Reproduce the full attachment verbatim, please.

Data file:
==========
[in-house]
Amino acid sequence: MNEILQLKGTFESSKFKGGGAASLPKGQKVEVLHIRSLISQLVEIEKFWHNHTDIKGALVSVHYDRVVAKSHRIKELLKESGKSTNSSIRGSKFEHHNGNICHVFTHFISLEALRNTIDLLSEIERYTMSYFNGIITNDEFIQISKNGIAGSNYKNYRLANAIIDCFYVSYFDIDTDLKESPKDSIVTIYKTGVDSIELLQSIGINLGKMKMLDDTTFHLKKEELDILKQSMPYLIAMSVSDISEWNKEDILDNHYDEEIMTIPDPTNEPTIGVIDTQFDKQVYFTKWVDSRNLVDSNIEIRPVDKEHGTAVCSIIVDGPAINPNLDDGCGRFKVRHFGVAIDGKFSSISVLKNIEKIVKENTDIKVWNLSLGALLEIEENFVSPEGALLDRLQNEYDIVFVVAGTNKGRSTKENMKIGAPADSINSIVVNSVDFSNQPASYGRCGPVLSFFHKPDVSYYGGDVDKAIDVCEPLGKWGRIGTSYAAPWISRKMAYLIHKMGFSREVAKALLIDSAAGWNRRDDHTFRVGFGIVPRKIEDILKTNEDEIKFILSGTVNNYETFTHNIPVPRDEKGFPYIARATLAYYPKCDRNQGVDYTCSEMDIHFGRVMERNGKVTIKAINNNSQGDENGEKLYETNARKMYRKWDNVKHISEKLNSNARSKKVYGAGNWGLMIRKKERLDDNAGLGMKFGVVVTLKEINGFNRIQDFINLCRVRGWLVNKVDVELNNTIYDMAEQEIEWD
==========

[in-house]
Amino acid sequence: MNEILQLKGTFESSKFKGGGAASLPKGQKVEVLHIRSLISQLVEIEKFWHNHTDIKGALVSVHYDRVVAKSHRIKELLKESGKSTNSSIRGSKFEHHNGNICHVFTHFISLEALRNTIDLLSEIERYTMSYFNGIITNDEFIQISKNGIAGSNYKNYRLANAIIDCFYVSYFDIDTDLKESPKDSIVTIYKTGVDSIELLQSIGINLGKMKMLDDTTFHLKKEELDILKQSMPYLIAMSVSDISEWNKEDILDNHYDEEIMTIPDPTNEPTIGVIDTQFDKQVYFTKWVDSRNLVDSNIEIRPVDKEHGTAVCSIIVDGPAINPNLDDGCGRFKVRHFGVAIDGKFSSISVLKNIEKIVKENTDIKVWNLSLGALLEIEENFVSPEGALLDRLQNEYDIVFVVAGTNKGRSTKENMKIGAPADSINSIVVNSVDFSNQPASYGRCGPVLSFFHKPDVSYYGGDVDKAIDVCEPLGKWGRIGTSYAAPWISRKMAYLIHKMGFSREVAKALLIDSAAGWNRRDDHTFRVGFGIVPRKIEDILKTNEDEIKFILSGTVNNYETFTHNIPVPRDEKGFPYIARATLAYYPKCDRNQGVDYTCSEMDIHFGRVMERNGKVTIKAINNNSQGDENGEKLYETNARKMYRKWDNVKHISEKLNSNARSKKVYGAGNWGLMIRKKERLDDNAGLGMKFGVVVTLKEINGFNRIQDFINLCRVRGWLVNKVDVELNNTIYDMAEQEIEWD